David said that diversification required strong leadership, good policies and the political will as well as money.

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“So ironically, income from oil is required to diversify Nigeria’s economy to fill the infrastructure gap, to provide power and to create and grow other industries that are holding the country back.”

He said that the industry had witnessed dwindling fortunes, especially since 2015, when oil industry workers and facilities came under incessant and direct attacks by the militants in the Niger Delta.

David said that the dwindling fortunes of the oil sector was already affecting other sectors.

“The rapid devaluation of the naira can be attributed in part to lower oil prices which have wiped out billions of naira in Nigeria’s fledgling indigenous oil and gas companies.”

A former PENGASSAN, Mr Oluwaseyi Gambo, said that the ongoing insecurity in the Niger Delta had forced many multi-national international oil companies to commence divestment in oil blocks and marginal fields.

Gambo said that many of these assets were Nigerian onshore assets that had been plagued by industrial-scale oil theft, insecurity and spillages.

The former PENGASSAN spokesman said the security challenges should be resolved to assure investors that the environment was safe for investment.

The Chairman, Board of Trustee, IPMAN, Abdulkadir Aminu, also said that in spite of the relatively large volume of crude oil reserves, Nigeria’s oil production was being hampered by instability and supply disruptions.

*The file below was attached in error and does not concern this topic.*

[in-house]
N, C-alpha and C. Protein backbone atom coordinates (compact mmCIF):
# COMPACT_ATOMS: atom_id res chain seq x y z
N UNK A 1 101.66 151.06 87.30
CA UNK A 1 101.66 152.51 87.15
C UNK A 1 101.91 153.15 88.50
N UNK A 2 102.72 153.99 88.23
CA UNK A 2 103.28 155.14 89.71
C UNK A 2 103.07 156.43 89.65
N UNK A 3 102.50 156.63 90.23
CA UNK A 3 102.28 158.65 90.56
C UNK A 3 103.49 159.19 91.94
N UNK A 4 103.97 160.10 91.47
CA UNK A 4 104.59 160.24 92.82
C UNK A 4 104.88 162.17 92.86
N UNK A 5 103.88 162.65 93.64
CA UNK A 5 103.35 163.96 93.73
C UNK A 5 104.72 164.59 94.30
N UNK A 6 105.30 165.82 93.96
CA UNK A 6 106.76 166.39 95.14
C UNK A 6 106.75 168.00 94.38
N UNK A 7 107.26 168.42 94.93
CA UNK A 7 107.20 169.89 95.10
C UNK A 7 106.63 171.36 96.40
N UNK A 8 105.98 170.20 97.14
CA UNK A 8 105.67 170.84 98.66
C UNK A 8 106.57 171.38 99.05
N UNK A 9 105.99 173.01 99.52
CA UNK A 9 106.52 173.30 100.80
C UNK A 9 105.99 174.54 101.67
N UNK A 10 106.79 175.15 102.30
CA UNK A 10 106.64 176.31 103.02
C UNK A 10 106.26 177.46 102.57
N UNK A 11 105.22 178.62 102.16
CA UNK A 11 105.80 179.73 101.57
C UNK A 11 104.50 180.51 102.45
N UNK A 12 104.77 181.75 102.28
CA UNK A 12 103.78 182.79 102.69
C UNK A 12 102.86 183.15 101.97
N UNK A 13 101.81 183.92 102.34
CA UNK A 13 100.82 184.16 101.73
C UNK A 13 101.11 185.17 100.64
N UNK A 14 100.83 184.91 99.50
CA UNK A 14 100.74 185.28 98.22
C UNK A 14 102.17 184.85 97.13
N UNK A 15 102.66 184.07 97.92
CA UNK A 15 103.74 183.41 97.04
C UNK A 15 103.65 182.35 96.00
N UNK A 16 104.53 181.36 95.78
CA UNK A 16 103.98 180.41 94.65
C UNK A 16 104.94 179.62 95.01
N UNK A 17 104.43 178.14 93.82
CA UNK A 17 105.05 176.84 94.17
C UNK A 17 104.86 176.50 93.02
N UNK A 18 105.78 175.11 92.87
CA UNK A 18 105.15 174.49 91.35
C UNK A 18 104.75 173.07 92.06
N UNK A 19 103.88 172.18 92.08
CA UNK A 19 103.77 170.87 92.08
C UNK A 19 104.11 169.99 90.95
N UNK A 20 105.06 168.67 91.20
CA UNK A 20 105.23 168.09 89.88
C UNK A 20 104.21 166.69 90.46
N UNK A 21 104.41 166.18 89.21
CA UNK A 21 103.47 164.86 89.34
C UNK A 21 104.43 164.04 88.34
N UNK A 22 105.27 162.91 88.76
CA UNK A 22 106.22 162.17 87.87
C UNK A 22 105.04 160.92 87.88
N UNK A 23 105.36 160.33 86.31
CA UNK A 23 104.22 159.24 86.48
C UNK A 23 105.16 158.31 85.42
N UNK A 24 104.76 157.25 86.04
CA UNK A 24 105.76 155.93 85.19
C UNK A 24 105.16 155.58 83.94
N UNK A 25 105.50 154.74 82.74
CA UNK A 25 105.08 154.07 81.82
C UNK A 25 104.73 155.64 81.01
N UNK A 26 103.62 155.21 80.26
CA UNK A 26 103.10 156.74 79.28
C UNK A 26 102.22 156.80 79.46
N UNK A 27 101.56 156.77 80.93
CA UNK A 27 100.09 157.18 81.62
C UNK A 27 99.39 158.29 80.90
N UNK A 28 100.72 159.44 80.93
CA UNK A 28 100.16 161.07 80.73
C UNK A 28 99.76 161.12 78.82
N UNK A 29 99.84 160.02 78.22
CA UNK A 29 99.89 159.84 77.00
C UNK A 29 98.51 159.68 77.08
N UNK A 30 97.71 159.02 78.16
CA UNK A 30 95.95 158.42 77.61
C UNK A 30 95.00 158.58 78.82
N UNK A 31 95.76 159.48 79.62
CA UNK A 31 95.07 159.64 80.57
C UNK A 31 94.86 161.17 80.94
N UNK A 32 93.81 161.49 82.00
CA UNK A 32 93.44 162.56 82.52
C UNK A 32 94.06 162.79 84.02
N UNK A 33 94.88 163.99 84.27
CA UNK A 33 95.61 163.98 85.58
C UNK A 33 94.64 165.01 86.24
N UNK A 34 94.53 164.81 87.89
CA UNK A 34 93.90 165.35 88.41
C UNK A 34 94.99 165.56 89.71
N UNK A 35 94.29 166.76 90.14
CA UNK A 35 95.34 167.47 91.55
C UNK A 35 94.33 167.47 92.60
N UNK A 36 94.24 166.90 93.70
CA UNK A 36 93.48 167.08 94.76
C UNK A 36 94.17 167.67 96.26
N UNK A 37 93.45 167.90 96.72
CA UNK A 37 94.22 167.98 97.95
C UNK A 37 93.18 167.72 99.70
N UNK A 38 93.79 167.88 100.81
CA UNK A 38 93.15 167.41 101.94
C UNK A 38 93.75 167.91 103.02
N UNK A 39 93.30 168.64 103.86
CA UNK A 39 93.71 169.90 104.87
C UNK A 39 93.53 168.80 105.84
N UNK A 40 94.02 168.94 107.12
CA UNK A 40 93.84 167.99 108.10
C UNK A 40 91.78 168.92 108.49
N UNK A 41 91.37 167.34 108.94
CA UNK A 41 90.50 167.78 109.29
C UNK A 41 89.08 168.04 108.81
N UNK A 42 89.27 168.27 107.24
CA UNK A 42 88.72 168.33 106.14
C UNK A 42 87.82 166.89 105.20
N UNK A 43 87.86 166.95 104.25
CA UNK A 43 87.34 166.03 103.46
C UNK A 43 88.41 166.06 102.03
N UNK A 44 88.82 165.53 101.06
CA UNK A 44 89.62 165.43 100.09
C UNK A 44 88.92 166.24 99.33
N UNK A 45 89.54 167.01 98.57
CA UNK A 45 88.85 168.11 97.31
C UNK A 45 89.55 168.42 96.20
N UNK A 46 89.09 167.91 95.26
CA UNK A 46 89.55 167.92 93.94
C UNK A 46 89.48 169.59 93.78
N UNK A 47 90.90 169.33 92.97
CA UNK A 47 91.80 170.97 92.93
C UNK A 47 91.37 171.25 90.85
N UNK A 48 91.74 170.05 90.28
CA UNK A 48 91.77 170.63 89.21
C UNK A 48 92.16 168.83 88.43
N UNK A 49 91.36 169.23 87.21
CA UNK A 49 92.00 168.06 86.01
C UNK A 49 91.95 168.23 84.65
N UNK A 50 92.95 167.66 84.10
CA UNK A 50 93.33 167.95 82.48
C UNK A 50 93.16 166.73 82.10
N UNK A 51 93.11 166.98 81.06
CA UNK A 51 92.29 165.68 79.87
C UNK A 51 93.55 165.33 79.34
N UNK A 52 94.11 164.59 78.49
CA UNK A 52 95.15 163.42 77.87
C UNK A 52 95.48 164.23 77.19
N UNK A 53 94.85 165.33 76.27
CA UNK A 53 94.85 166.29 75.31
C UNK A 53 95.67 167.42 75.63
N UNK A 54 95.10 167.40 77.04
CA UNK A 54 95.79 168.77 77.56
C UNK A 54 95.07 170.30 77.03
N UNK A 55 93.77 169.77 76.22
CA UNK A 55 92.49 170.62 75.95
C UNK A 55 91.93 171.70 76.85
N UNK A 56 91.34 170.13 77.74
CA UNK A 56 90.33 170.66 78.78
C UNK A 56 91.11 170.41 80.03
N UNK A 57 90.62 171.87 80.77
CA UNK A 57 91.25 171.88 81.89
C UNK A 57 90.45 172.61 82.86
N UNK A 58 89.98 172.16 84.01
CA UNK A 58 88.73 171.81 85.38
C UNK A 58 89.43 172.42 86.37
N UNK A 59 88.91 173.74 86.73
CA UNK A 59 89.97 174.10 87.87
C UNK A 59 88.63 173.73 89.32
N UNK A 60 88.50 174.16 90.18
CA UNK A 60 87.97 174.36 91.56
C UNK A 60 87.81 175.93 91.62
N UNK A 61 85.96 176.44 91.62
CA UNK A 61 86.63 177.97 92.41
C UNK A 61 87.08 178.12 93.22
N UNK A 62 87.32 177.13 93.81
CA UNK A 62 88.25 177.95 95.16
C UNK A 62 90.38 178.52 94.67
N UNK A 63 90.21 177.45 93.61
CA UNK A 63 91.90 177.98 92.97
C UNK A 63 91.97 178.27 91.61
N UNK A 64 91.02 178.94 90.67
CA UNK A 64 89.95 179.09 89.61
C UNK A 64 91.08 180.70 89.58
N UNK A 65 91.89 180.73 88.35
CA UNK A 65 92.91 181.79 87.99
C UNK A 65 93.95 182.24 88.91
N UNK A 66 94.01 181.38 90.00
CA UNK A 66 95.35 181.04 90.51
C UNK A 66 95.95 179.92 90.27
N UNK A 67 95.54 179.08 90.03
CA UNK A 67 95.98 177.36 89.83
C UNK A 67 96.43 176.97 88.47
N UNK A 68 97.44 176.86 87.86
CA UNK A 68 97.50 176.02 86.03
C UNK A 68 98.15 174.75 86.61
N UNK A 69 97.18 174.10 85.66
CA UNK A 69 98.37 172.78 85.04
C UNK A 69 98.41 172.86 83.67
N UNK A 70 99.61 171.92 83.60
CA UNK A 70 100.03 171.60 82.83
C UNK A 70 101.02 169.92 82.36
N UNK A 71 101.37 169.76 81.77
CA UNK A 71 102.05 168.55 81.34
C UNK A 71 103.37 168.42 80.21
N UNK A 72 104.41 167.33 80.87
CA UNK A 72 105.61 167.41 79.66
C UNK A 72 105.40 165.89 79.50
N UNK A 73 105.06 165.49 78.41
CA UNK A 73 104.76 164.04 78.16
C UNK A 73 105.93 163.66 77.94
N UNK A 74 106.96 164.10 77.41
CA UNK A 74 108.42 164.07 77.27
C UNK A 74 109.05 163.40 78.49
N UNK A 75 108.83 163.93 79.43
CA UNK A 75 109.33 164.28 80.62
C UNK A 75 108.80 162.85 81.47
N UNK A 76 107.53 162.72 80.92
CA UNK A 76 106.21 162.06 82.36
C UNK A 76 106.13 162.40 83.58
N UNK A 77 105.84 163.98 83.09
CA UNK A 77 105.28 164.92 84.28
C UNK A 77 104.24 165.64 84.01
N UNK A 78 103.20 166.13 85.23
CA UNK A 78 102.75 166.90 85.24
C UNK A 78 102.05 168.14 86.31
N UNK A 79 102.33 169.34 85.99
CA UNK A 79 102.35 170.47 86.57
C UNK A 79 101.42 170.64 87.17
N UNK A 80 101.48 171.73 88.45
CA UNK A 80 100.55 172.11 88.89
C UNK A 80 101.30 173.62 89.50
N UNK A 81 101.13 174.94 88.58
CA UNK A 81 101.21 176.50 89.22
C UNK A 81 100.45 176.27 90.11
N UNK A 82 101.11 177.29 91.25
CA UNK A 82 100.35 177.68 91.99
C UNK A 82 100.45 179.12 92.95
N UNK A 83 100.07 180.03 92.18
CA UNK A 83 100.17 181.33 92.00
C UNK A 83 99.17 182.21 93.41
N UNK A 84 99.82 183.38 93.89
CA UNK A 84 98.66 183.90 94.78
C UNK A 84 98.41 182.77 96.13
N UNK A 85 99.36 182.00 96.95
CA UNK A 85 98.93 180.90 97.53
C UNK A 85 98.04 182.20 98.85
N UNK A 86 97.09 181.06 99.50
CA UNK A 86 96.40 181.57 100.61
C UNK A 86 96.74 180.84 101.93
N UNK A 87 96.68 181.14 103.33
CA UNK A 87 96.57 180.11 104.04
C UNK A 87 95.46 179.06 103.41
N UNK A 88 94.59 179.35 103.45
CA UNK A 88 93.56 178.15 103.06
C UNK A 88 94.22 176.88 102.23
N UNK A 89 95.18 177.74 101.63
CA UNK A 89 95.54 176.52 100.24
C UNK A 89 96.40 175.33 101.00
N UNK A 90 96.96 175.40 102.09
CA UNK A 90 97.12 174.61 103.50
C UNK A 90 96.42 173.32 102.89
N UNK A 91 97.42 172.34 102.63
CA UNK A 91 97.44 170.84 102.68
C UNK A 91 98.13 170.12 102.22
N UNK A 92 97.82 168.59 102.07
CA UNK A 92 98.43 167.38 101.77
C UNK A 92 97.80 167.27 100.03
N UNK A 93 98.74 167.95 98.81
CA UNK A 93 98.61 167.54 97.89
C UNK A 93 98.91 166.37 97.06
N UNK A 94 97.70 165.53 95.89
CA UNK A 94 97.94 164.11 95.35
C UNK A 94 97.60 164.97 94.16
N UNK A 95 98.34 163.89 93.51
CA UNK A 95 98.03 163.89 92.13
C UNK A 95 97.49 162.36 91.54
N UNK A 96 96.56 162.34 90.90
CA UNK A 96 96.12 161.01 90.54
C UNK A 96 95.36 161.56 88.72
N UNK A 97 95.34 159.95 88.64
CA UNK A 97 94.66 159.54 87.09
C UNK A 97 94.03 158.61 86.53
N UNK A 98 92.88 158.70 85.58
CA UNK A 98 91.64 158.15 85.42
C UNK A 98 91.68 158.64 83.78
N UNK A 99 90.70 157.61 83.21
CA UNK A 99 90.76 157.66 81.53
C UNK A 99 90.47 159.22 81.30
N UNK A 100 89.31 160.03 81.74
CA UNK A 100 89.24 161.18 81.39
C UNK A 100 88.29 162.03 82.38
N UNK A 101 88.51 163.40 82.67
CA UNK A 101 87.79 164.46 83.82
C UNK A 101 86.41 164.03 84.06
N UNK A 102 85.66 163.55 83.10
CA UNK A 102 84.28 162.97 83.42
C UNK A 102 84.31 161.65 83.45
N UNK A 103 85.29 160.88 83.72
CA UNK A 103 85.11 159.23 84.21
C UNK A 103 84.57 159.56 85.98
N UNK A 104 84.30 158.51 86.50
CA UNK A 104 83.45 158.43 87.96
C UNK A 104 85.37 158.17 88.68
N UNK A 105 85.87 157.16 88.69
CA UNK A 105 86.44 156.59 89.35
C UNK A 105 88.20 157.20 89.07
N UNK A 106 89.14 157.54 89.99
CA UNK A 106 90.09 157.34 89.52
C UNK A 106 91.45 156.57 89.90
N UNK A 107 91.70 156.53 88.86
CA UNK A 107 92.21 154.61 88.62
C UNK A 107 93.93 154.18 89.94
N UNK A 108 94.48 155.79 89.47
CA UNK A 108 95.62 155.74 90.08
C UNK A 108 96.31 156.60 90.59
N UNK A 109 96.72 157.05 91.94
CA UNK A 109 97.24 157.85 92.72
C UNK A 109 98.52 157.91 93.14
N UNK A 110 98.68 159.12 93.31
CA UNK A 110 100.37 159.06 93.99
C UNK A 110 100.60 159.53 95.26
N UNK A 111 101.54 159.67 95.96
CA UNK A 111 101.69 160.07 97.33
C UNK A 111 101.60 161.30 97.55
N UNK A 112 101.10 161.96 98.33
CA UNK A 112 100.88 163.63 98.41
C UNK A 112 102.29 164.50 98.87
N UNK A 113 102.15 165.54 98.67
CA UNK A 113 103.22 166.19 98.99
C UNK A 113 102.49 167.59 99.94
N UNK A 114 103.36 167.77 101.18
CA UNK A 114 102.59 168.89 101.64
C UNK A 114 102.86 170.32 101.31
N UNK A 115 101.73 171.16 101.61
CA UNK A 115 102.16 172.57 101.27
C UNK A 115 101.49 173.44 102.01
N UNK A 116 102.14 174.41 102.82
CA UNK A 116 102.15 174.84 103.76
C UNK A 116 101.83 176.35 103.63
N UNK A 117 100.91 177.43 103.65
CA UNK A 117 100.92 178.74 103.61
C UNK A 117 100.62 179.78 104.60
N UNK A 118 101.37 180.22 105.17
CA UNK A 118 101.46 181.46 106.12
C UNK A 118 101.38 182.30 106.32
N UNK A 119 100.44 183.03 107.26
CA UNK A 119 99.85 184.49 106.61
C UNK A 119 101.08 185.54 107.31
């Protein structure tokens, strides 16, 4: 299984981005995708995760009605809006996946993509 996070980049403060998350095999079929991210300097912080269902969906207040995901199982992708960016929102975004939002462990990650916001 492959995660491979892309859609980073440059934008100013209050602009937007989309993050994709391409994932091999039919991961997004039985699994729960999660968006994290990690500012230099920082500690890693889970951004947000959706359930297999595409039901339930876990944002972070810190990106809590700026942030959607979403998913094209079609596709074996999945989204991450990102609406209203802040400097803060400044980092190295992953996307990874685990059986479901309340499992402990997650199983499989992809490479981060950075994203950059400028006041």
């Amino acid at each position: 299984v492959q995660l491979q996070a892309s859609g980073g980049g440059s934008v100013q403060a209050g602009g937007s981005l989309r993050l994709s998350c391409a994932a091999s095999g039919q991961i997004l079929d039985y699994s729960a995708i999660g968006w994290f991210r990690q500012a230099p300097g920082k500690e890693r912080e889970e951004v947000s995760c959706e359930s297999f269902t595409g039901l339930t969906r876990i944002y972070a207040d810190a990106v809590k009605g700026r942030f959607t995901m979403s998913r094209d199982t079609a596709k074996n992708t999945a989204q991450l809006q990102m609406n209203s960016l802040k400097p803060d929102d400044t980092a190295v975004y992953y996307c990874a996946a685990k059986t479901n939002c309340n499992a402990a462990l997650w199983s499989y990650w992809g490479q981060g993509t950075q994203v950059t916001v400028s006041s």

Aminu said that the non-passage of the Petroleum Industry Bill (PIB), which had been pending before the National Assembly since 2009, was also a major concern to stakeholders.

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The PIB has suffered a number of setbacks; the delays have been on account of diverse interests scrutinising its provisions.

“At a point in time, the last administration promised to pass the bill before the end its regime, but was not able to do so,” he said.

Aminu said that the country was still facing serious issue of gas flaring in spite of  long standing  laws against gas flaring.

He said that the shifting of deadlines to end the practice had made the the activity to continue with serious health consequences to the people living nearby.

The Nigerian government has been working to end gas flaring for several years, but the deadline to implement the policy has been repeatedly postponed.

According to the International Energy Administration (IEA), the instability in the Niger Delta has resulted in significant amounts of shut-in production at onshore and shallow offshore fields, forcing companies to frequently declare force majeure on oil shipments.

Security concerns have led some oil services firms to pull out of the country and oil workers’ unions to threaten strikes over security issues.

Experts agree that now is the time for Nigeria to stop its dependence on crude oil revenue and stop paying lip service to the diversification of its revenue sources.